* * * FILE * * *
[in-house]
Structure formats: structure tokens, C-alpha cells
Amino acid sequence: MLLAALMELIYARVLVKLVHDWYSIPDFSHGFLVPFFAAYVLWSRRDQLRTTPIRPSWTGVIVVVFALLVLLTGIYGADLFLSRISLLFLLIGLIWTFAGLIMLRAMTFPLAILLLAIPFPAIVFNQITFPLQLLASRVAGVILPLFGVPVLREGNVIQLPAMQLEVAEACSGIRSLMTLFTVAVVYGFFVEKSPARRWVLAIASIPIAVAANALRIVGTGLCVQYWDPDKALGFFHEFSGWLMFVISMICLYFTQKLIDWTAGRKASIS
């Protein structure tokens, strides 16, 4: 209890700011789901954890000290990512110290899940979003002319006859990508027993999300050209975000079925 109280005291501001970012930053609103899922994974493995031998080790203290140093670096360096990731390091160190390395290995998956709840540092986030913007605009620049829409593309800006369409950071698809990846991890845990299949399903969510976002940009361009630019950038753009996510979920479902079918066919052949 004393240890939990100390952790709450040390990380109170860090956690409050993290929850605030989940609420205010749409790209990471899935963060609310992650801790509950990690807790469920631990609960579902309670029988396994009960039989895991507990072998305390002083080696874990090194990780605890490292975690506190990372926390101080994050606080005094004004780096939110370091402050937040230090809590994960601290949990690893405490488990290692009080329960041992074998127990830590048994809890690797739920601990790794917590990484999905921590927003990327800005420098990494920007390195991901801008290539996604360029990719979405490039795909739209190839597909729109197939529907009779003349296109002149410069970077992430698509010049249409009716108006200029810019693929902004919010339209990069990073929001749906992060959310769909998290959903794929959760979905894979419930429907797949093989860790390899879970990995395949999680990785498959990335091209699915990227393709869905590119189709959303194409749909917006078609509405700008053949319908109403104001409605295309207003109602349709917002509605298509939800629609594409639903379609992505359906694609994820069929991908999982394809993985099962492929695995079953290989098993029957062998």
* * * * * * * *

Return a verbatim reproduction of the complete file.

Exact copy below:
[in-house]
Structure formats: structure tokens, C-alpha cells
Amino acid sequence: MLLAALMELIYARVLVKLVHDWYSIPDFSHGFLVPFFAAYVLWSRRDQLRTTPIRPSWTGVIVVVFALLVLLTGIYGADLFLSRISLLFLLIGLIWTFAGLIMLRAMTFPLAILLLAIPFPAIVFNQITFPLQLLASRVAGVILPLFGVPVLREGNVIQLPAMQLEVAEACSGIRSLMTLFTVAVVYGFFVEKSPARRWVLAIASIPIAVAANALRIVGTGLCVQYWDPDKALGFFHEFSGWLMFVISMICLYFTQKLIDWTAGRKASIS
């Protein structure tokens, strides 16, 4: 209890700011789901954890000290990512110290899940979003002319006859990508027993999300050209975000079925 109280005291501001970012930053609103899922994974493995031998080790203290140093670096360096990731390091160190390395290995998956709840540092986030913007605009620049829409593309800006369409950071698809990846991890845990299949399903969510976002940009361009630019950038753009996510979920479902079918066919052949 004393240890939990100390952790709450040390990380109170860090956690409050993290929850605030989940609420205010749409790209990471899935963060609310992650801790509950990690807790469920631990609960579902309670029988396994009960039989895991507990072998305390002083080696874990090194990780605890490292975690506190990372926390101080994050606080005094004004780096939110370091402050937040230090809590994960601290949990690893405490488990290692009080329960041992074998127990830590048994809890690797739920601990790794917590990484999905921590927003990327800005420098990494920007390195991901801008290539996604360029990719979405490039795909739209190839597909729109197939529907009779003349296109002149410069970077992430698509010049249409009716108006200029810019693929902004919010339209990069990073929001749906992060959310769909998290959903794929959760979905894979419930429907797949093989860790390899879970990995395949999680990785498959990335091209699915990227393709869905590119189709959303194409749909917006078609509405700008053949319908109403104001409605295309207003109602349709917002509605298509939800629609594409639903379609992505359906694609994820069929991908999982394809993985099962492929695995079953290989098993029957062998």